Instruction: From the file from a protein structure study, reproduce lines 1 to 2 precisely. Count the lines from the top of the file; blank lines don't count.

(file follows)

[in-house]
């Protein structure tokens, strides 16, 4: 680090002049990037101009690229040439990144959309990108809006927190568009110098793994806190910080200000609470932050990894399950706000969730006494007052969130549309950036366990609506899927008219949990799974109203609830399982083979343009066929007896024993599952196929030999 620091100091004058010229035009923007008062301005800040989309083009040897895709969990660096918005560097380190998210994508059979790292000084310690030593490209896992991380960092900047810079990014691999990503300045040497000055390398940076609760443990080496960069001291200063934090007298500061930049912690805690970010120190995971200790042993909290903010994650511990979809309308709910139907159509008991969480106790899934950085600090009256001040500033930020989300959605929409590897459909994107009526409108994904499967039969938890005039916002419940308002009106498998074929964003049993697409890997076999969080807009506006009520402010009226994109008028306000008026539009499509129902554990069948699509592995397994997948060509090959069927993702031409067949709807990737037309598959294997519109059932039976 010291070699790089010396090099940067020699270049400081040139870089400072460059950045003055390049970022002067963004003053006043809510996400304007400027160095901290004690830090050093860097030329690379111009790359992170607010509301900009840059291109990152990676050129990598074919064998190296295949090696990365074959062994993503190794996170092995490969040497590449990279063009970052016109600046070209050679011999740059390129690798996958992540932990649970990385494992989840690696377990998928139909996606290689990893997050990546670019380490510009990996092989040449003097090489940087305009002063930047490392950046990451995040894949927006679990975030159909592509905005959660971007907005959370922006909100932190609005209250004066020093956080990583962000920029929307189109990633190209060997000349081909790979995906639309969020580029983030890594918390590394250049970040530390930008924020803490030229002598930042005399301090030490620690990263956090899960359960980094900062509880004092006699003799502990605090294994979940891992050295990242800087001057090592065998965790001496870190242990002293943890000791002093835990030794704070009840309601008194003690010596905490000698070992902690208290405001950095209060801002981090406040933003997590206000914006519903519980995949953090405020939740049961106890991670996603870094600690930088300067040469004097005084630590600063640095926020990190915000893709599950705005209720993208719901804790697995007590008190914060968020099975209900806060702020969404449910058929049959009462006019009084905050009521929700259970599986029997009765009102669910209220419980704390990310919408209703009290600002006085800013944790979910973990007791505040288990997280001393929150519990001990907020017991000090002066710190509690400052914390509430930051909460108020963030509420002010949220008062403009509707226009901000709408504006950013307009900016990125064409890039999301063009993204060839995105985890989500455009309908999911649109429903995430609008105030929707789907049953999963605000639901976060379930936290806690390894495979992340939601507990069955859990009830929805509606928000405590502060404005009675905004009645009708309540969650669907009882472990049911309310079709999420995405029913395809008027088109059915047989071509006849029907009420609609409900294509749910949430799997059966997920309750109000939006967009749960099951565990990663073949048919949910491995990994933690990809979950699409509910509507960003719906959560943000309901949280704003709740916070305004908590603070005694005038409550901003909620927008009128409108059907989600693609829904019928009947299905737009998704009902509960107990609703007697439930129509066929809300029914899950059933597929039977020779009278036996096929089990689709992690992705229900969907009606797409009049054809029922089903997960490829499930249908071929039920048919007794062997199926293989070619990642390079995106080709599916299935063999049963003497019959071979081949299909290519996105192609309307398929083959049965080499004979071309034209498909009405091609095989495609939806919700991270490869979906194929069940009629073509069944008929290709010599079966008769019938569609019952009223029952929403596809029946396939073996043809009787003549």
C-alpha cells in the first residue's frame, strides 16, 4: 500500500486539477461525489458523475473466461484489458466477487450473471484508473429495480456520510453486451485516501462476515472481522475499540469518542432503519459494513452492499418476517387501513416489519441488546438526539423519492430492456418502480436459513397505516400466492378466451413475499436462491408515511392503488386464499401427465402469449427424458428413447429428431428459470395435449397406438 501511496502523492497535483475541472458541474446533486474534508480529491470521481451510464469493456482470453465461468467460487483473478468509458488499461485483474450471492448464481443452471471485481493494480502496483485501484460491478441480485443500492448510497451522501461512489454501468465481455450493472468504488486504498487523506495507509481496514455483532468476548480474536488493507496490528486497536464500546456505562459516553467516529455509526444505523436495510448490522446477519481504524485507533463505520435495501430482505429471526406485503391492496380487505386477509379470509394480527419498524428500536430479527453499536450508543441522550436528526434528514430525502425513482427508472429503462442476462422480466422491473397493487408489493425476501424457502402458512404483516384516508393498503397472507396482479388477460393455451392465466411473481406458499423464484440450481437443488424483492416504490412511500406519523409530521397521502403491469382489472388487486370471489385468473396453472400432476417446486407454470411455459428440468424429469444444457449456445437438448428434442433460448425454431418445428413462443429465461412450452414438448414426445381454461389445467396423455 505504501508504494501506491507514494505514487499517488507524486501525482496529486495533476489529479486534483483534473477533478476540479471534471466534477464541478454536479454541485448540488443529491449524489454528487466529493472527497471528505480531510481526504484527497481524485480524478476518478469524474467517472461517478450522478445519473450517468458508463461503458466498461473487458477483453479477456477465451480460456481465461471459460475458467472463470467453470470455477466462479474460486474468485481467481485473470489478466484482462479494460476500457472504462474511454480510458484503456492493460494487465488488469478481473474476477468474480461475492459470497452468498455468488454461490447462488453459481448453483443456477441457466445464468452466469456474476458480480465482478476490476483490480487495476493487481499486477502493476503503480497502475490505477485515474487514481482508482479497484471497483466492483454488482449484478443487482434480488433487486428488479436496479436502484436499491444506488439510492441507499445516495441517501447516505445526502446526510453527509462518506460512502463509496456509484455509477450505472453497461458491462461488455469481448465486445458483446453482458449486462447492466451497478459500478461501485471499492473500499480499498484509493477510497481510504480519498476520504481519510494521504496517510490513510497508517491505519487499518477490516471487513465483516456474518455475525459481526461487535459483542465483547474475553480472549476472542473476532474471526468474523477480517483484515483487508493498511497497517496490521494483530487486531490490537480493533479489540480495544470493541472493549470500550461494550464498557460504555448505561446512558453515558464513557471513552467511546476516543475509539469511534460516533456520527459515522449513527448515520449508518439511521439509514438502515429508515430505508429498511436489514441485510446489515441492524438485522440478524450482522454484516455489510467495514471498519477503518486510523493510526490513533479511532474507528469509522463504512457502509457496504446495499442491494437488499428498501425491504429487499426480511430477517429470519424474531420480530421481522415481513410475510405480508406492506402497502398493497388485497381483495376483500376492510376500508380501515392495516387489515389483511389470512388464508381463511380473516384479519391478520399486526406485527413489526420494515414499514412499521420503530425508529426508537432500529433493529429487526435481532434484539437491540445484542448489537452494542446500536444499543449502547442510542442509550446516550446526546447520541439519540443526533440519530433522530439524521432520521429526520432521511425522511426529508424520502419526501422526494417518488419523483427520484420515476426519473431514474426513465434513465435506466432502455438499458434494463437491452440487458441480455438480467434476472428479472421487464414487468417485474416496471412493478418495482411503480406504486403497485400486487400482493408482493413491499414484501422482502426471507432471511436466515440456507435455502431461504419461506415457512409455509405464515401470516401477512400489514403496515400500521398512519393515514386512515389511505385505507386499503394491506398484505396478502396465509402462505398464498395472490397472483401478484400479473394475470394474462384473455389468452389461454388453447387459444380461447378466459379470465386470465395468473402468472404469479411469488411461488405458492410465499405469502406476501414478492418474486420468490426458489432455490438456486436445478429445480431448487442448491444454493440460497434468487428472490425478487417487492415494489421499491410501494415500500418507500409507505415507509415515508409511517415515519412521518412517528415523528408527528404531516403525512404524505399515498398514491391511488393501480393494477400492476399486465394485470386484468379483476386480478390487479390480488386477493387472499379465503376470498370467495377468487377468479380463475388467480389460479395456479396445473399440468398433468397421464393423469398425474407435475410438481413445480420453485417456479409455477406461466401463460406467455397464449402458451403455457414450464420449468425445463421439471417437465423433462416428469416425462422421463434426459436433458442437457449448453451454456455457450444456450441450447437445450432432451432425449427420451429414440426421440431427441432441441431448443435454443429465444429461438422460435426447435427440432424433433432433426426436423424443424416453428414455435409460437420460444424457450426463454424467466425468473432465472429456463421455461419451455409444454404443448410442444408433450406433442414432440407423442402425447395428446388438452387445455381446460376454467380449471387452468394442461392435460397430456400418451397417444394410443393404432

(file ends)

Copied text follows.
[in-house]
């Protein structure tokens, strides 16, 4: 680090002049990037101009690229040439990144959309990108809006927190568009110098793994806190910080200000609470932050990894399950706000969730006494007052969130549309950036366990609506899927008219949990799974109203609830399982083979343009066929007896024993599952196929030999 620091100091004058010229035009923007008062301005800040989309083009040897895709969990660096918005560097380190998210994508059979790292000084310690030593490209896992991380960092900047810079990014691999990503300045040497000055390398940076609760443990080496960069001291200063934090007298500061930049912690805690970010120190995971200790042993909290903010994650511990979809309308709910139907159509008991969480106790899934950085600090009256001040500033930020989300959605929409590897459909994107009526409108994904499967039969938890005039916002419940308002009106498998074929964003049993697409890997076999969080807009506006009520402010009226994109008028306000008026539009499509129902554990069948699509592995397994997948060509090959069927993702031409067949709807990737037309598959294997519109059932039976 010291070699790089010396090099940067020699270049400081040139870089400072460059950045003055390049970022002067963004003053006043809510996400304007400027160095901290004690830090050093860097030329690379111009790359992170607010509301900009840059291109990152990676050129990598074919064998190296295949090696990365074959062994993503190794996170092995490969040497590449990279063009970052016109600046070209050679011999740059390129690798996958992540932990649970990385494992989840690696377990998928139909996606290689990893997050990546670019380490510009990996092989040449003097090489940087305009002063930047490392950046990451995040894949927006679990975030159909592509905005959660971007907005959370922006909100932190609005209250004066020093956080990583962000920029929307189109990633190209060997000349081909790979995906639309969020580029983030890594918390590394250049970040530390930008924020803490030229002598930042005399301090030490620690990263956090899960359960980094900062509880004092006699003799502990605090294994979940891992050295990242800087001057090592065998965790001496870190242990002293943890000791002093835990030794704070009840309601008194003690010596905490000698070992902690208290405001950095209060801002981090406040933003997590206000914006519903519980995949953090405020939740049961106890991670996603870094600690930088300067040469004097005084630590600063640095926020990190915000893709599950705005209720993208719901804790697995007590008190914060968020099975209900806060702020969404449910058929049959009462006019009084905050009521929700259970599986029997009765009102669910209220419980704390990310919408209703009290600002006085800013944790979910973990007791505040288990997280001393929150519990001990907020017991000090002066710190509690400052914390509430930051909460108020963030509420002010949220008062403009509707226009901000709408504006950013307009900016990125064409890039999301063009993204060839995105985890989500455009309908999911649109429903995430609008105030929707789907049953999963605000639901976060379930936290806690390894495979992340939601507990069955859990009830929805509606928000405590502060404005009675905004009645009708309540969650669907009882472990049911309310079709999420995405029913395809008027088109059915047989071509006849029907009420609609409900294509749910949430799997059966997920309750109000939006967009749960099951565990990663073949048919949910491995990994933690990809979950699409509910509507960003719906959560943000309901949280704003709740916070305004908590603070005694005038409550901003909620927008009128409108059907989600693609829904019928009947299905737009998704009902509960107990609703007697439930129509066929809300029914899950059933597929039977020779009278036996096929089990689709992690992705229900969907009606797409009049054809029922089903997960490829499930249908071929039920048919007794062997199926293989070619990642390079995106080709599916299935063999049963003497019959071979081949299909290519996105192609309307398929083959049965080499004979071309034209498909009405091609095989495609939806919700991270490869979906194929069940009629073509069944008929290709010599079966008769019938569609019952009223029952929403596809029946396939073996043809009787003549």